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Staying the course, aces for hire

When DUC Alberta's newest conservation program specialists began, it was a reunion of kindred spirits—all of whom shared the experience of attending Lakeland College.

January 18, 2019
It did not take the group long to find pictures of themselves on the pages of old yearbooks and in class photos in Vermilion campus hallways during a road trip back to their old alma mater recently. While their hairstyles may have changed, the sentiment expressed by all four when it came to their instructors and classmates.
It did not take the group long to find pictures of themselves on the pages of old yearbooks and in class photos in Vermilion campus hallways during a road trip back to their old alma mater recently. While their hairstyles may have changed, the sentiment expressed by all four when it came to their instructors and classmates. © DUC

When DUC’s newest Alberta conservation program specialists came onboard, it was almost like a reunion of kindred spirits – all of whom share a common experience of their college days at Lakeland and now, in the workforce.

Angus Bryan and Codie lee Yasienuk, both based out of DUC’s Camrose office, graduated from Lakeland College in 2015 and 2016 respectively. Angus takes over from long-time DUC staffer Robbin Hunka who graduated from Lakeland in 1976. Both Angus and Codie lee are also now colleagues of another seasoned Lakeland alum Andy Van Imshoot who graduated in 1977.

Ties that bind: Lakeland College’s School of Environmental Sciences

The common thread that ties this group is strong. All four DUC staffers are graduates of Lakeland College’s School of Environmental Sciences at the Vermilion campus. Their education, hands-on experience and knowledge of the agricultural and environmental sectors make them a great fit for a conservation organization like DUC that works closely with farmers and other groups on the landscape.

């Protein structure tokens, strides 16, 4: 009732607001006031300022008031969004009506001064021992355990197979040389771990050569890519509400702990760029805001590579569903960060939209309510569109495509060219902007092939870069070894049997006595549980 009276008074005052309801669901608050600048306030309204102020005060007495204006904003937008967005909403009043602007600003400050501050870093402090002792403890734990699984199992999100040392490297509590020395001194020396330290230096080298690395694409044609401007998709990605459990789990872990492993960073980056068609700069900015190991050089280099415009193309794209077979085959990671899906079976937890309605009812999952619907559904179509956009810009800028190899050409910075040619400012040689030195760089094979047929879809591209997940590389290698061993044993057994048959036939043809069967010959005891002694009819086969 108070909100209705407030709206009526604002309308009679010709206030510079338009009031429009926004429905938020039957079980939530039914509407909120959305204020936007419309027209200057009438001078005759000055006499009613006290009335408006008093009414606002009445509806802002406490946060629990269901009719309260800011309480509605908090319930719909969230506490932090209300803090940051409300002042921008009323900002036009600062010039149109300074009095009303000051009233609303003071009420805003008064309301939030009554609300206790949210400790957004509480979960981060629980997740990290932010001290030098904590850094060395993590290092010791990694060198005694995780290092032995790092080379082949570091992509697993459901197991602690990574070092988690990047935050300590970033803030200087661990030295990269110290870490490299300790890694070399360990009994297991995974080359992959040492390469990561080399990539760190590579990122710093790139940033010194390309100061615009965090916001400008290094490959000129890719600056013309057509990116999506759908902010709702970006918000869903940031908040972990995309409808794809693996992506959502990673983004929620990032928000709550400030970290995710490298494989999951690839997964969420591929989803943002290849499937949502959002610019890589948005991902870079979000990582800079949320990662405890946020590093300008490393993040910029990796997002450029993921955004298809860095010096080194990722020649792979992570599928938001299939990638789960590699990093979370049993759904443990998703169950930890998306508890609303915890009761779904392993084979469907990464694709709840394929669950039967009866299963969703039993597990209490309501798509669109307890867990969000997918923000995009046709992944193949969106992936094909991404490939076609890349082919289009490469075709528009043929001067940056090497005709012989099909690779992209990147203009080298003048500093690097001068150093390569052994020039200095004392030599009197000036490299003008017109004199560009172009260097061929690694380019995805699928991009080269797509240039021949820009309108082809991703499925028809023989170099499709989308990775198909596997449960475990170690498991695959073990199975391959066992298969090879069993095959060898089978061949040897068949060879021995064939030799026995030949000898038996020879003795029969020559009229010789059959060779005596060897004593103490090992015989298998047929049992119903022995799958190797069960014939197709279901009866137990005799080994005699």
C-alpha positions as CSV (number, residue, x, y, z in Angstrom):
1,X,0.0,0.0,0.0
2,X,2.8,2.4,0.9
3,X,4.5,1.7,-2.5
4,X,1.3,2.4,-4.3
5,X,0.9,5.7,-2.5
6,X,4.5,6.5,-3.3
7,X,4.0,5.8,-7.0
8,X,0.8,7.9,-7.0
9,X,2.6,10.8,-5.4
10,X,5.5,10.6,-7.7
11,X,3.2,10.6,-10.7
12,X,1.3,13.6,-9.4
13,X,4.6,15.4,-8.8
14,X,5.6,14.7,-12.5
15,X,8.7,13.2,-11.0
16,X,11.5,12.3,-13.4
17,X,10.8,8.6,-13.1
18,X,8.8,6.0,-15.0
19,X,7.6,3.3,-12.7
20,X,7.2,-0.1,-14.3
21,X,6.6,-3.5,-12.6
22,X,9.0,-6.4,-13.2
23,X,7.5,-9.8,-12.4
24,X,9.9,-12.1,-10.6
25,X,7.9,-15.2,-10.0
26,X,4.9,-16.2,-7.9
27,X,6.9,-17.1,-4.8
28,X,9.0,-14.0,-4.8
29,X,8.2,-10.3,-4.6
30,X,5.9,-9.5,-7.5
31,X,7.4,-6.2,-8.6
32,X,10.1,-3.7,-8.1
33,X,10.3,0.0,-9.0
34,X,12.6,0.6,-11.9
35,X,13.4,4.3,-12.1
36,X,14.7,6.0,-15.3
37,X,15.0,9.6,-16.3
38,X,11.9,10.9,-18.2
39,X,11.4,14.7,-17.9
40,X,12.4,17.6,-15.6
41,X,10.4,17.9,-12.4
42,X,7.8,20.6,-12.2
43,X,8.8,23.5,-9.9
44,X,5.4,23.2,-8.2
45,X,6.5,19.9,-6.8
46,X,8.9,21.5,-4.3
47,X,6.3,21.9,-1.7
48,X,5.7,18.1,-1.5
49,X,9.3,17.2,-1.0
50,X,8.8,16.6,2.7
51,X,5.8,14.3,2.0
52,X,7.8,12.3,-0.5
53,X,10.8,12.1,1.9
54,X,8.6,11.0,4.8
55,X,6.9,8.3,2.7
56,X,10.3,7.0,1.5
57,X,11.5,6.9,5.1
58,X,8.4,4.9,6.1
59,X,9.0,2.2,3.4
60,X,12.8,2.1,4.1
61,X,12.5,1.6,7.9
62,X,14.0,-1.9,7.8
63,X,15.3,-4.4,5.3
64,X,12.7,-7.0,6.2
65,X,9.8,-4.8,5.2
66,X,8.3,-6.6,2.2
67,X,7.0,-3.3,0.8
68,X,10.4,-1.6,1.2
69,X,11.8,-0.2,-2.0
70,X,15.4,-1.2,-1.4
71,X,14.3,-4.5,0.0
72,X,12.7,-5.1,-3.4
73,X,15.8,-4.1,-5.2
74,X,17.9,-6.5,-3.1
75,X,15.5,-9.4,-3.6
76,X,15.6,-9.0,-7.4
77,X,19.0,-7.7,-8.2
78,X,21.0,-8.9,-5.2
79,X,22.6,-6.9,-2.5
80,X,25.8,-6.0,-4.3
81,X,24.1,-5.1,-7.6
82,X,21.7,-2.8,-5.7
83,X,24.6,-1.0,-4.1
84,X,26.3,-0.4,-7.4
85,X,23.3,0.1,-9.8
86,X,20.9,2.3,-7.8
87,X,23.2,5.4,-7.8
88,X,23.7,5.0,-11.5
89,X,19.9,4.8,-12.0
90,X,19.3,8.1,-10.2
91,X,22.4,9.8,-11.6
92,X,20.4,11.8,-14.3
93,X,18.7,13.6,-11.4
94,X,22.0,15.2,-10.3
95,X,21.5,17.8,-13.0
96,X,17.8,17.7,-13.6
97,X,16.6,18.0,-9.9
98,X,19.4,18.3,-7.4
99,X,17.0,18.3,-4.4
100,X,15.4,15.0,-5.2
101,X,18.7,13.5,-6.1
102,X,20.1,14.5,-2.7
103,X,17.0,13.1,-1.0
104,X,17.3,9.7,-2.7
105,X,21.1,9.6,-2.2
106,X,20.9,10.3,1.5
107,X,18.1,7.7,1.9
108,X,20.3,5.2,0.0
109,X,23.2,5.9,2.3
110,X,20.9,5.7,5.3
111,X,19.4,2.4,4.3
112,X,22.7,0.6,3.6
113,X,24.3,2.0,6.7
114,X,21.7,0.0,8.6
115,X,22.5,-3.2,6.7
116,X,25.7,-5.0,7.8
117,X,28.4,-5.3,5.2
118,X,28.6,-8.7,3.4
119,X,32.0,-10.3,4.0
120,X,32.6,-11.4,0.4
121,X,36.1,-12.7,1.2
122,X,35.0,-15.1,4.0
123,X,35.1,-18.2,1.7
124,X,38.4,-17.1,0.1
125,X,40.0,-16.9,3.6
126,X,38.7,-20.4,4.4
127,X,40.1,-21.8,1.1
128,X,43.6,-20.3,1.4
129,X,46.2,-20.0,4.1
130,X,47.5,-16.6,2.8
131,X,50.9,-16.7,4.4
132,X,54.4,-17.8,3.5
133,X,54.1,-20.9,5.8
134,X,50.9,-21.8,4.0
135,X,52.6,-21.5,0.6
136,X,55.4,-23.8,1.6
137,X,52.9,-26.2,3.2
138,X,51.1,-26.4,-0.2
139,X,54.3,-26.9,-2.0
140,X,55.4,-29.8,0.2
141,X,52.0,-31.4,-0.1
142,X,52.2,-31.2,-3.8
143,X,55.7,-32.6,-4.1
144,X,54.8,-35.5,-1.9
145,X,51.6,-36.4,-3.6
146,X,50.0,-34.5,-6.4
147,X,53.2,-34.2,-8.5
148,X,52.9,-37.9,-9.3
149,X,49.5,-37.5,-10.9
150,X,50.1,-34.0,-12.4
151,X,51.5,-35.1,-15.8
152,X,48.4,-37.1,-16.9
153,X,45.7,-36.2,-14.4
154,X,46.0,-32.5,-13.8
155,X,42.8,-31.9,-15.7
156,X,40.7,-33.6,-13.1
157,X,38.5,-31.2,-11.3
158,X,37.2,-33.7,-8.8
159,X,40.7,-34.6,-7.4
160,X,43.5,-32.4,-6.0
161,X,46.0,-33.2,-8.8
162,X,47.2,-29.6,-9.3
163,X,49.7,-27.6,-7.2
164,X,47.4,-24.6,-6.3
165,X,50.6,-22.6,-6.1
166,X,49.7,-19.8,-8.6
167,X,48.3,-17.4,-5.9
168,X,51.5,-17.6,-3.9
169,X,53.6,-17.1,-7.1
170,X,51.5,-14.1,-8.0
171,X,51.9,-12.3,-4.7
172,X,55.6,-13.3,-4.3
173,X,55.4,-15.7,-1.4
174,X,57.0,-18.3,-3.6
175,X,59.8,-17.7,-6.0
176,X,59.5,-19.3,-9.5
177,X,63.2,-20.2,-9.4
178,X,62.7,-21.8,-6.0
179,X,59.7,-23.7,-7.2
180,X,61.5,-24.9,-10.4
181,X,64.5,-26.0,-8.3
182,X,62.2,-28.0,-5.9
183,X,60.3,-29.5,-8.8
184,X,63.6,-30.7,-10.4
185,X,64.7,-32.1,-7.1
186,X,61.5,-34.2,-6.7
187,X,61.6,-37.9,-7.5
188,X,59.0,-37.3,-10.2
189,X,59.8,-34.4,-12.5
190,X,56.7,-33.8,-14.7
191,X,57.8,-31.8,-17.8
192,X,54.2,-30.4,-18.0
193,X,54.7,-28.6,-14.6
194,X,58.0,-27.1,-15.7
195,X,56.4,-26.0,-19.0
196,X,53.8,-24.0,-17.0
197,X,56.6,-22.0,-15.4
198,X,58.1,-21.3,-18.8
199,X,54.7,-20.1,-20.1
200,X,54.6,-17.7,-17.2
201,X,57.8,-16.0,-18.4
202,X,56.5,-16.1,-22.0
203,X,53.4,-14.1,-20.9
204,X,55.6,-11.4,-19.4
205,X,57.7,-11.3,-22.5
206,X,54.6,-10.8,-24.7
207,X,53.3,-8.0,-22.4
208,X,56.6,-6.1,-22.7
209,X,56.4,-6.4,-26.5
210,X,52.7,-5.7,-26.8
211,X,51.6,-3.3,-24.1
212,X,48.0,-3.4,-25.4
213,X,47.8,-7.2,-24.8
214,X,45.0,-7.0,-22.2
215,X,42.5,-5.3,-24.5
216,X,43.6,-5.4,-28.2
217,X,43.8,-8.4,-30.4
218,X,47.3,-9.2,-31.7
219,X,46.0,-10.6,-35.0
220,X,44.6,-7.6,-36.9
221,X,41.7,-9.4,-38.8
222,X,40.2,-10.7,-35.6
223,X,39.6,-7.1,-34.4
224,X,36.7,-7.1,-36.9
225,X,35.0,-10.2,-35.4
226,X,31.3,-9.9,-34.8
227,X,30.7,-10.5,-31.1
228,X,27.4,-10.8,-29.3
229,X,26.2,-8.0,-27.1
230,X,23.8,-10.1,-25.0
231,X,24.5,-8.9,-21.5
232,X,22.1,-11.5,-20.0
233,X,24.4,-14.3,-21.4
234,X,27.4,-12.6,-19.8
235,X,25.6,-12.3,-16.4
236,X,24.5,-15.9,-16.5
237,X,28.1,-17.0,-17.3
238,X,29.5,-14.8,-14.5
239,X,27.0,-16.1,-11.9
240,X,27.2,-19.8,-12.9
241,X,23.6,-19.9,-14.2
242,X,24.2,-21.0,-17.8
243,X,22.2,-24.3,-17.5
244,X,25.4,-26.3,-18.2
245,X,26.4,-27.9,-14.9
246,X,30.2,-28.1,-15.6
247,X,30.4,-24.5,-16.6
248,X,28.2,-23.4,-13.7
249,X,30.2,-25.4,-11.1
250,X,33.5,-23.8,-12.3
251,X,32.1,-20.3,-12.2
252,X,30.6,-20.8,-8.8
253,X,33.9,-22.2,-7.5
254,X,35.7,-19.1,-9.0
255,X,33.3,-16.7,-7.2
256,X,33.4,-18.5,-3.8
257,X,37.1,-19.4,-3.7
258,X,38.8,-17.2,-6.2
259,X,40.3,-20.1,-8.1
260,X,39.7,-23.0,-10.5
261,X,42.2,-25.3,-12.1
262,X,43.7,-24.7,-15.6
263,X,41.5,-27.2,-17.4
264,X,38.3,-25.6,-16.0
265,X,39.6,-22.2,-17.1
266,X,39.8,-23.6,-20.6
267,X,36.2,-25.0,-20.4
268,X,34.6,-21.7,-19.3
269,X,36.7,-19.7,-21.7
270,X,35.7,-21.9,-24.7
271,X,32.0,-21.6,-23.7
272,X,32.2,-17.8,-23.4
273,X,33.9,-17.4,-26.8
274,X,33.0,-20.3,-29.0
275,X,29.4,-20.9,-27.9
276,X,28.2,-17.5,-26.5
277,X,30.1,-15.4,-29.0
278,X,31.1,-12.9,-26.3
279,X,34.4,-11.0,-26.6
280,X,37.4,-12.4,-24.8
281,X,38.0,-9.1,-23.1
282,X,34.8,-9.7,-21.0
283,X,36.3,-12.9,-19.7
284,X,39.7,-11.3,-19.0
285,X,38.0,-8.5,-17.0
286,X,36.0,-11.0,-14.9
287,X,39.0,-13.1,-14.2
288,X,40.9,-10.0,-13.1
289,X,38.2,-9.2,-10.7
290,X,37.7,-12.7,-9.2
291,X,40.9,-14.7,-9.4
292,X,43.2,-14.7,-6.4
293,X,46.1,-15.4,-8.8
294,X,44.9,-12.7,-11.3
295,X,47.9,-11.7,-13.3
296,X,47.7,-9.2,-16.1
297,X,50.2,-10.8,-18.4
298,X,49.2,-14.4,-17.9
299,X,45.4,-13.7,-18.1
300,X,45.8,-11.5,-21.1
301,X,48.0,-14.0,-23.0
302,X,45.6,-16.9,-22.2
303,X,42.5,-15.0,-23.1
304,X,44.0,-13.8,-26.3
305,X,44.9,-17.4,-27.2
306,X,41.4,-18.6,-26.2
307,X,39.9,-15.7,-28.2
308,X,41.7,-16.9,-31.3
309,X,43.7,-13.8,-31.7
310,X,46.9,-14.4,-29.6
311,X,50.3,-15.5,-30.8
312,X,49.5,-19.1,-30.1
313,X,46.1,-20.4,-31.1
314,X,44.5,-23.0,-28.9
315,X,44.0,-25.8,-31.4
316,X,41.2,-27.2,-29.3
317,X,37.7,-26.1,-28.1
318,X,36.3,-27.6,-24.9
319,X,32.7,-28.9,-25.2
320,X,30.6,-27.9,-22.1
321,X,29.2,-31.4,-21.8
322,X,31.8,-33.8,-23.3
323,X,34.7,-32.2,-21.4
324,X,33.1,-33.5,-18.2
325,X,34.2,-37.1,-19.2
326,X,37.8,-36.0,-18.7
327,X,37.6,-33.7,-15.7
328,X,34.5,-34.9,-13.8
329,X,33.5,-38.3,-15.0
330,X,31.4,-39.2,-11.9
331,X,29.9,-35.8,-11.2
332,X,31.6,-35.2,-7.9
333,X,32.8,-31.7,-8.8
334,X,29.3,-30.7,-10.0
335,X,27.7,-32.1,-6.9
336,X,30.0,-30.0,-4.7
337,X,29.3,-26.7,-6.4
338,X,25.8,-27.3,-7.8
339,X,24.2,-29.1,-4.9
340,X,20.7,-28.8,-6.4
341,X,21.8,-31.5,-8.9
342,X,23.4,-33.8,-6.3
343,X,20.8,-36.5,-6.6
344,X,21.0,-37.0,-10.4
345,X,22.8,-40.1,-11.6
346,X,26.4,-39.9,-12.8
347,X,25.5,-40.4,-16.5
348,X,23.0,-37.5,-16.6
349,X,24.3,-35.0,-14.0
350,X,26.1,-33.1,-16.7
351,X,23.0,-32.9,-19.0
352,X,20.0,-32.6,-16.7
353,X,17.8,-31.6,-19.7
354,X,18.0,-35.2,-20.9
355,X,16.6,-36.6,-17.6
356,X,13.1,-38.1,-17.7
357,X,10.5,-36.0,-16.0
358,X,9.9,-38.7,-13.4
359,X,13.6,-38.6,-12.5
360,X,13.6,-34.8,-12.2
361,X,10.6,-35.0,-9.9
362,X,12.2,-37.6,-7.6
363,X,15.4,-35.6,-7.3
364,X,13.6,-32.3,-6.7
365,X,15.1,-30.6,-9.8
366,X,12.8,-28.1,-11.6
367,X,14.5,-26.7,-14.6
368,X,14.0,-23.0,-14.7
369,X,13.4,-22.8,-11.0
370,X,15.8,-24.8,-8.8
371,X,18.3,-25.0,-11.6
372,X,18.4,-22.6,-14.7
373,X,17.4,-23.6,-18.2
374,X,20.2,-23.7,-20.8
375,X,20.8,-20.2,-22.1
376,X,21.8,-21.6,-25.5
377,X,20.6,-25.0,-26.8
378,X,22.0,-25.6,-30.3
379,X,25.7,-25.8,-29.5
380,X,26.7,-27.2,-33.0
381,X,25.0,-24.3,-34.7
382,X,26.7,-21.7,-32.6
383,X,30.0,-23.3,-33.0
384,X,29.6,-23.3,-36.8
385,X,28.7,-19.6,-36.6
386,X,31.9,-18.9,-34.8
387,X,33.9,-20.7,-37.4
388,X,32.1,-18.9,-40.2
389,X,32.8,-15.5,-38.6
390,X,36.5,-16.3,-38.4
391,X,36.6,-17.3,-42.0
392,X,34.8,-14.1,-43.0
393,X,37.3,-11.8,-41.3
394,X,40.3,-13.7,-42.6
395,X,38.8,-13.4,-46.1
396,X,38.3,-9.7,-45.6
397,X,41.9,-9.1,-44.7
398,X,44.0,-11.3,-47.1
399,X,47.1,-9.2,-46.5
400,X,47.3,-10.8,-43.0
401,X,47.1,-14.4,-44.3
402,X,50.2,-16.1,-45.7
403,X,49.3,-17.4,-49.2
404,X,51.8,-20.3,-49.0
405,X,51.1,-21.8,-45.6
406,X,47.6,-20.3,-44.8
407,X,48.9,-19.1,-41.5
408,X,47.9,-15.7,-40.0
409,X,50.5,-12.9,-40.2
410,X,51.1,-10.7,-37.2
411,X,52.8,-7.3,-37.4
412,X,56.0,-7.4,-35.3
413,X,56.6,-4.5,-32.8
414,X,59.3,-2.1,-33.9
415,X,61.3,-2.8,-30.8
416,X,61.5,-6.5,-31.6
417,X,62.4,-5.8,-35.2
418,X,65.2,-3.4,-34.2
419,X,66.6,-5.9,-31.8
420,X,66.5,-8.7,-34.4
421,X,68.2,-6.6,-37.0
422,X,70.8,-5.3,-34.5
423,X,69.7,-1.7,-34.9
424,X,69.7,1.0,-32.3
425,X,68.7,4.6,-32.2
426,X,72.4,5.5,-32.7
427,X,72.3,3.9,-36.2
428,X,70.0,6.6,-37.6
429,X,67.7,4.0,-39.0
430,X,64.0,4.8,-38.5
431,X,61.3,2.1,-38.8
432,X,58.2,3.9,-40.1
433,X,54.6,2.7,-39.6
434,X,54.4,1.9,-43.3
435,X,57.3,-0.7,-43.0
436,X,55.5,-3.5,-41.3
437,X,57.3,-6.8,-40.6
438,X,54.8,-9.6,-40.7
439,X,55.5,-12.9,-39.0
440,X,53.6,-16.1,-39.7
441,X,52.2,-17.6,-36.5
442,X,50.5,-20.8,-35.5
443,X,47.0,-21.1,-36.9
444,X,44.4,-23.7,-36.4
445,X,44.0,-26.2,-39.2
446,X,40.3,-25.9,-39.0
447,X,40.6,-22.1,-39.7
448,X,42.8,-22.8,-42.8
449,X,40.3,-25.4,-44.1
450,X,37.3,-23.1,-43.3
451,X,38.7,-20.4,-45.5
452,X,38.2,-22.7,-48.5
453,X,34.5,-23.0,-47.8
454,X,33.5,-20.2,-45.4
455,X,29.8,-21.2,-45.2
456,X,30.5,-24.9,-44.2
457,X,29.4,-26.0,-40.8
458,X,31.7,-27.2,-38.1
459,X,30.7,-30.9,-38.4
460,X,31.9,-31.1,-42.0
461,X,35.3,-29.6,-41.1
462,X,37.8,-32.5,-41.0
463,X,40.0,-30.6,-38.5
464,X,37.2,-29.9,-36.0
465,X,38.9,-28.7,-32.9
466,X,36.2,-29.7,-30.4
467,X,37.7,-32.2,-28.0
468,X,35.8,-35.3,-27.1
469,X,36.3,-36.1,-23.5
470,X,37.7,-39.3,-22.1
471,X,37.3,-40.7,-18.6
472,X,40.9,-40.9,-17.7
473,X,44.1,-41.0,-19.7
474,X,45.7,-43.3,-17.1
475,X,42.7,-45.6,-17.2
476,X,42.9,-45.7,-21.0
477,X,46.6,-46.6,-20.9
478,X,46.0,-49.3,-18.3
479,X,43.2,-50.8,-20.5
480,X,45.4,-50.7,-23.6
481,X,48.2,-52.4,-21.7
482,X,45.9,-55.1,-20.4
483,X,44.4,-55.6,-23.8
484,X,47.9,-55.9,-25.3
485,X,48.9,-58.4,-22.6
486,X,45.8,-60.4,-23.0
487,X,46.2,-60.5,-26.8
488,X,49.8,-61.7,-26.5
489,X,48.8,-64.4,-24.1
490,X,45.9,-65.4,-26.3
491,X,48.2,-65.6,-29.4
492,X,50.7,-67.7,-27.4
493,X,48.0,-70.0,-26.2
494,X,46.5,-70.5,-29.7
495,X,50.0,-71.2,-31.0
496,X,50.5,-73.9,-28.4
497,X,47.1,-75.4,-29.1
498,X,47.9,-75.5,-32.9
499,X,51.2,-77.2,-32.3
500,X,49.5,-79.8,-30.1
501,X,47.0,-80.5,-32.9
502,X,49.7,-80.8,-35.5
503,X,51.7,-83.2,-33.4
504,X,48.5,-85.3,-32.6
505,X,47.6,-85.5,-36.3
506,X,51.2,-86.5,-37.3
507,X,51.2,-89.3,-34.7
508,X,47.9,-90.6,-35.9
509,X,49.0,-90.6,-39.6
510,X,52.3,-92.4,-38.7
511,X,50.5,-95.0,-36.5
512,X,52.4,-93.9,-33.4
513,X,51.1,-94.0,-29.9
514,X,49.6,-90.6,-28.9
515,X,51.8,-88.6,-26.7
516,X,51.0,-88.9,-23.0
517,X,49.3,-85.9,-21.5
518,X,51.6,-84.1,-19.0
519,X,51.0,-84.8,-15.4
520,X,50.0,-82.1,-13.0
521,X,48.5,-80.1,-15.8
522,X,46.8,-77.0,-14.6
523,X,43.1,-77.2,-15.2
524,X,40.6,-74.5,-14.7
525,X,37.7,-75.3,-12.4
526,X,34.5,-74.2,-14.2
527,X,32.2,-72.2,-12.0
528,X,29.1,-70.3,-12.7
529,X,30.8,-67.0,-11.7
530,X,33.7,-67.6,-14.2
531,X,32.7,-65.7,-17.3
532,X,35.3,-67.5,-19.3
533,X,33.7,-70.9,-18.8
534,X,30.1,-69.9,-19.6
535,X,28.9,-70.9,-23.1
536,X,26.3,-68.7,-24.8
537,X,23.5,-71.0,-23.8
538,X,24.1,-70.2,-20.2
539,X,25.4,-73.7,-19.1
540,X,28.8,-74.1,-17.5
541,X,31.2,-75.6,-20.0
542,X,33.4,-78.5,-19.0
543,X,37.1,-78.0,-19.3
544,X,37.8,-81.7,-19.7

“Having a solid contingent of employees from the same Alberta college over the years bodes well for the institution as it demonstrates that its graduates are consistently entering the field career-ready,” says Cathy MacKenzie, head of outreach for DUC in Alberta. “When an organization like DUC is able to hire employees who are graduates from a time period that spans several decades, it demonstrates a level of job preparedness and compatibility. It’s a win-win.”

Support for education and career goals

In addition to hiring graduates, DUC supports Alberta’s post-secondary institutions in other ways. For example with Lakeland, DUC has staff serving on its program advisory committees. This gives employers an opportunity to provide input in regards to industry needs, relevance of curriculum, job readiness of graduates, etc. Other DUC staff have also worked with students on the college’s Student-Managed Farm – Powered by New Holland, specifically, with winter wheat.

At Lethbridge College, DUC sponsors an award for an environmental sciences student and provides support to a student-led volunteer DUC chapter that actively organizes and hosts activities that support DUC’s waterfowl habitat conservation mission. At Olds College, DUC has partnered to offer continuing education workshops to various stakeholders about wetlands; and at Portage College, a newly formed student chapter hosts an annual fundraising dinner to raise funds for conservation. All of it works to educate and support the development of more people who will have a role in wetland habitat conservation management.

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